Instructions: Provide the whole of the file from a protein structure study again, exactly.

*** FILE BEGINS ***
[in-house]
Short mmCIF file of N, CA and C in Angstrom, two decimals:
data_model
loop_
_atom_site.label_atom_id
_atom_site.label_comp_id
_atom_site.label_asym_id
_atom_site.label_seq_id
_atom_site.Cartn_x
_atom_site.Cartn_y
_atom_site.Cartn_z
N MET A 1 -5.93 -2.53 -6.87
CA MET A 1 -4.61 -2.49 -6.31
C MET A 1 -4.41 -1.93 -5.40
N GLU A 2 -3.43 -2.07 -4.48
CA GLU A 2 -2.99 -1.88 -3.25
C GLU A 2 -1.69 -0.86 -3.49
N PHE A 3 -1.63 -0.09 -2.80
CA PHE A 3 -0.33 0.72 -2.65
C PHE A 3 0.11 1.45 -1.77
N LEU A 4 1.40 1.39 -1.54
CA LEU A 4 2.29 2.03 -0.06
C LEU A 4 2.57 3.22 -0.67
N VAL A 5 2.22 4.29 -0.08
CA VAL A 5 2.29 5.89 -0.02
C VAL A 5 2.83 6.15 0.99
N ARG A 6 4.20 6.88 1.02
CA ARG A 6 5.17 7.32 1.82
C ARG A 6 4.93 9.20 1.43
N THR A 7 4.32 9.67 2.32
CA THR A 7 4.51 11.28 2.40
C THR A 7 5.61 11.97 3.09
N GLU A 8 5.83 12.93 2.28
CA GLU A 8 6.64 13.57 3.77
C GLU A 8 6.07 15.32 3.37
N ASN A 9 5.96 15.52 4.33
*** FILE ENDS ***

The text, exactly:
[in-house]
Short mmCIF file of N, CA and C in Angstrom, two decimals:
data_model
loop_
_atom_site.label_atom_id
_atom_site.label_comp_id
_atom_site.label_asym_id
_atom_site.label_seq_id
_atom_site.Cartn_x
_atom_site.Cartn_y
_atom_site.Cartn_z
N MET A 1 -5.93 -2.53 -6.87
CA MET A 1 -4.61 -2.49 -6.31
C MET A 1 -4.41 -1.93 -5.40
N GLU A 2 -3.43 -2.07 -4.48
CA GLU A 2 -2.99 -1.88 -3.25
C GLU A 2 -1.69 -0.86 -3.49
N PHE A 3 -1.63 -0.09 -2.80
CA PHE A 3 -0.33 0.72 -2.65
C PHE A 3 0.11 1.45 -1.77
N LEU A 4 1.40 1.39 -1.54
CA LEU A 4 2.29 2.03 -0.06
C LEU A 4 2.57 3.22 -0.67
N VAL A 5 2.22 4.29 -0.08
CA VAL A 5 2.29 5.89 -0.02
C VAL A 5 2.83 6.15 0.99
N ARG A 6 4.20 6.88 1.02
CA ARG A 6 5.17 7.32 1.82
C ARG A 6 4.93 9.20 1.43
N THR A 7 4.32 9.67 2.32
CA THR A 7 4.51 11.28 2.40
C THR A 7 5.61 11.97 3.09
N GLU A 8 5.83 12.93 2.28
CA GLU A 8 6.64 13.57 3.77
C GLU A 8 6.07 15.32 3.37
N ASN A 9 5.96 15.52 4.33